Patience paid off for Devi Coglio.
After declining offers from other schools, Sierra’s clutch-hitting center fielder/third baseman settled on Holy Names of Oakland. She made it official Wednesday when she signed her National Letter of Intent at the Sierra gym foyer in front of friends, family and coaches.
Chico State, Purdue, North Dakota and William Jessup were among the other programs to show interest.
“I had other looks and offers, I just couldn’t find the right spot for me,” Coglio said. “I wasn’t going to just jump on the first offer I had. I was starting to get a little worried, we’re graduating in 17 days, and it couldn’t have come at a better time.”
Coglio received an unexpected email from second-year Holy Names coach Alyssa Smoke about a month ago. Previously the head coach for Alabama State, the former Cal standout followed Coglio’s early years at Sierra.
“It was kind of out of nowhere,” Coglio said. “I just woke up one morning and I got an email from them, and it just went on from there. When I went to Holy Names for my visit I knew I wanted to be there. (Smoke) is a great coach and a great person. I can’t wait to play for her.”
The Hawks compete in the NCAA Division II PacWest Conference and finished their 2016 campaign this past Sunday with a 7-21 record (14-34-1 overall). Coglio will likely play in the outfield for Holy Names, but her speed-power combination at the top of the order was what Holy Names was after.
Coglio is batting .391 for the season with three doubles, four triples, 12 RBIs and 20 runs. She hit .492 as a junior and led the Timberwolves to their third Sac-Joaquin Section Division IV title in five years.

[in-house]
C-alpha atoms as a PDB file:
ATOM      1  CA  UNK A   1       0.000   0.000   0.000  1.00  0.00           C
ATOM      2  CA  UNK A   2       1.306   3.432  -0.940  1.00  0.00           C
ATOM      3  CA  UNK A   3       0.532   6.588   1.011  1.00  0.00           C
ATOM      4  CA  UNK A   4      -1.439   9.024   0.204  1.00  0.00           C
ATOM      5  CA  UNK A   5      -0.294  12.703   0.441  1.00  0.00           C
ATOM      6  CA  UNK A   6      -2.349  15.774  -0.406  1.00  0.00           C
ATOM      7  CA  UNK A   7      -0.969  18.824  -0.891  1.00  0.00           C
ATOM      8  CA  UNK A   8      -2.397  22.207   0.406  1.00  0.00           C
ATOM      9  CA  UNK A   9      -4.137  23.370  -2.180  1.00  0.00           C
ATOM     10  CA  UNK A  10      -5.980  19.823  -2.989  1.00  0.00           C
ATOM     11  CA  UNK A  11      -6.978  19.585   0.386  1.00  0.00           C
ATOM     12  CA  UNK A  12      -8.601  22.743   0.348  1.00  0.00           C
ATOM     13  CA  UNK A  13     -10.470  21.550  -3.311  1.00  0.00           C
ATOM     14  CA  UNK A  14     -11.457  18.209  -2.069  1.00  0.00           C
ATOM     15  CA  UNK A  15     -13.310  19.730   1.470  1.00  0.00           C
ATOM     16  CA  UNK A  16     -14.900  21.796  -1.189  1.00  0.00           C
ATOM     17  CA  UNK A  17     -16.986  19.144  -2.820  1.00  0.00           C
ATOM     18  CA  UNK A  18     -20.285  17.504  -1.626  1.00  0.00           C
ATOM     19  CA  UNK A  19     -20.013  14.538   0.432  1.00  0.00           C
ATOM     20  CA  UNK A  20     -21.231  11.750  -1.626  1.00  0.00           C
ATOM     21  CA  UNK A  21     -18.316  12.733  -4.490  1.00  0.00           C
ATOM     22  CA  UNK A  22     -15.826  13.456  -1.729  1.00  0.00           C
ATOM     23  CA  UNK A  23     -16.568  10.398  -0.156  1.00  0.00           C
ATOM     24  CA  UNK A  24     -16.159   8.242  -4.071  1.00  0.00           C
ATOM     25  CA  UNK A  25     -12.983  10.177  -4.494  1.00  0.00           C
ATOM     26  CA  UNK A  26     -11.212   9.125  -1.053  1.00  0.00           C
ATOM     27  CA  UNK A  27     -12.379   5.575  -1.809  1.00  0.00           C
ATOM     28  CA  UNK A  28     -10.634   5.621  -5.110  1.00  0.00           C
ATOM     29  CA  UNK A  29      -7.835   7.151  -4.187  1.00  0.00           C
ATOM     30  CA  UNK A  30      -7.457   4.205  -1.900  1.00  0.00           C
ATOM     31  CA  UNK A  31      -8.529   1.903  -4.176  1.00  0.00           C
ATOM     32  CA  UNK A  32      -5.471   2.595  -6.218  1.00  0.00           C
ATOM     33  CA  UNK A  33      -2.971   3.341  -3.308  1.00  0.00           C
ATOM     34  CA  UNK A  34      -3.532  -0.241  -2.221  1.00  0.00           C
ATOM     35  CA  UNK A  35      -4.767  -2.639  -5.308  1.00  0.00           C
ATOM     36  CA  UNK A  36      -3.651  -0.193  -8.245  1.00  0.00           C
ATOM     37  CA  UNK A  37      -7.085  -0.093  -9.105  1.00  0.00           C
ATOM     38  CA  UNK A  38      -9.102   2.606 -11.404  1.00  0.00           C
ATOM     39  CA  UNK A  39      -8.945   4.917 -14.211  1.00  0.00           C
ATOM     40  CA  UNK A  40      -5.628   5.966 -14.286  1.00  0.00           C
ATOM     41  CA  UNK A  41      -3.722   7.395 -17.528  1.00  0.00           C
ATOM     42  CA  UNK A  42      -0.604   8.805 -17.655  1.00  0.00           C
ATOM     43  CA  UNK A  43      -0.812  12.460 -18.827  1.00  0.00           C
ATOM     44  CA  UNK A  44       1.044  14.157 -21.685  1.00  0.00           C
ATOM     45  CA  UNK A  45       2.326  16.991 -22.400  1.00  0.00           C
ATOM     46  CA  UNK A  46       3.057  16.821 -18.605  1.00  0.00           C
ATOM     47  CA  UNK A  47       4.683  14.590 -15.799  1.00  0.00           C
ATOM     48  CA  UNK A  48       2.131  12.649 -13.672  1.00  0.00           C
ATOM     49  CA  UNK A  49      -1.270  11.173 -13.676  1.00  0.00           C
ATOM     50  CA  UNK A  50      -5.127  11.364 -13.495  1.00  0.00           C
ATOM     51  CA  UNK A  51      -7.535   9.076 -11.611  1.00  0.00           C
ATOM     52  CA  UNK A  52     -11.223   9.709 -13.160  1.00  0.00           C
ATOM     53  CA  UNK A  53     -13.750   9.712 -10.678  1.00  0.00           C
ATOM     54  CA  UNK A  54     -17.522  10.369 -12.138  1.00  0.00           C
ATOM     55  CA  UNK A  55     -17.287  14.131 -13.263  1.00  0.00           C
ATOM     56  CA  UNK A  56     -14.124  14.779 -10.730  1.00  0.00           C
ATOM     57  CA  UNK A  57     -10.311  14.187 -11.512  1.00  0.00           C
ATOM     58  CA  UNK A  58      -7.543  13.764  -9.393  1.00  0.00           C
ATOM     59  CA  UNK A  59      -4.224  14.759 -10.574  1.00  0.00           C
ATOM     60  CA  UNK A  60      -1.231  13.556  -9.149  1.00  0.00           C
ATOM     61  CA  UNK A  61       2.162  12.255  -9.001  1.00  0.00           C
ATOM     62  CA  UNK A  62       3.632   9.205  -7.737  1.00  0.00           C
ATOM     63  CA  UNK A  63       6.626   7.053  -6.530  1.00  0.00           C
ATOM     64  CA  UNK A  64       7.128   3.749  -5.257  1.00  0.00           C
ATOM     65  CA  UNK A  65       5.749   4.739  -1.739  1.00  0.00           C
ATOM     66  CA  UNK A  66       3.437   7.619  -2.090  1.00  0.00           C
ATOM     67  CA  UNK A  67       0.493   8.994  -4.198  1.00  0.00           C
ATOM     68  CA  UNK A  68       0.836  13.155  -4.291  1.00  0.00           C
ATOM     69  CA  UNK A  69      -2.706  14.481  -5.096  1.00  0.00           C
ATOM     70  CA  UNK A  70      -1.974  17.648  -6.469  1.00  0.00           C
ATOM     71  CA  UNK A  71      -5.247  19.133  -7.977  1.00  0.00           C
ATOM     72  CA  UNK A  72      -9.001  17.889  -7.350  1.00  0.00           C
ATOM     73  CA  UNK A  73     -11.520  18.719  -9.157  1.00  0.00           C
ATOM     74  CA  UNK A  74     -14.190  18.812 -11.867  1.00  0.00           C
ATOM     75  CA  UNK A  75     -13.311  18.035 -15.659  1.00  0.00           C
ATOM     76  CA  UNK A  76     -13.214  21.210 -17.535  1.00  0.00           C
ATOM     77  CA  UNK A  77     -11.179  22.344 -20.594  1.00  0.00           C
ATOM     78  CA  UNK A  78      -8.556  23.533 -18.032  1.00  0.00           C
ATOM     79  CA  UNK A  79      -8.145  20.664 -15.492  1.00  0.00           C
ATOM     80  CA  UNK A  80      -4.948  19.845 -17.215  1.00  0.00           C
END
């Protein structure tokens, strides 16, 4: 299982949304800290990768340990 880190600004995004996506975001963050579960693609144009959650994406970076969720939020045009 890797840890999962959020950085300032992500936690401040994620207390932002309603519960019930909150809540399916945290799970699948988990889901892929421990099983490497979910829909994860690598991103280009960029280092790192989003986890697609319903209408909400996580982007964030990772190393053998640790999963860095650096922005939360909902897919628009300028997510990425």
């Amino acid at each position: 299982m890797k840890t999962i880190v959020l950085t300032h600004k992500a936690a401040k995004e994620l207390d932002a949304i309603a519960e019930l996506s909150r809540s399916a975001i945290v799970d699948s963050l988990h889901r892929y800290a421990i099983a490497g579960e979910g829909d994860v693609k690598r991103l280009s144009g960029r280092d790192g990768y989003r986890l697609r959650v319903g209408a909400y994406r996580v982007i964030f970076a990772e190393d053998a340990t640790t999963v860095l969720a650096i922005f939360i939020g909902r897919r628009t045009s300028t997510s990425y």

Second-year Sierra head coach Vic DeAnda has worked with Coglio since she was in eighth grade.
“They’re getting an all-around ballplayer,” he said. “Defensively she’s got a great arm, she can play anywhere in the outfield and some infield, too. Hitting-wise she can do anything; she can bunt, she can slap and she can hit away for power. That’s what makes her so deadly.
“And with her speed, you can’t teach speed and you can’t defend speed. That’s what drives (opposing) coaches crazy. When she gets on base to lead off a game we already know we’re going to score. It’s going to be hard to replace her and I’m really going to miss her.”
Coglio said the small-school environment and proximity to Manteca were most alluring to her. But before starting the next chapter in her life, there is unfinished business for she and the rest of the Timberwolves to tend to.
Sierra finished third in the Valley Oak League with a 9-4 record, 12-4 overall and could have a chance to defend its SJS Division IV title if the school’s enrollment again separates the team from VOL heavyweights East Union and Oakdale.
“To get a third one (section championship) with Kendall (Messersmith) and Juli (DeAnda) would be the best thing ever,” Coglio said.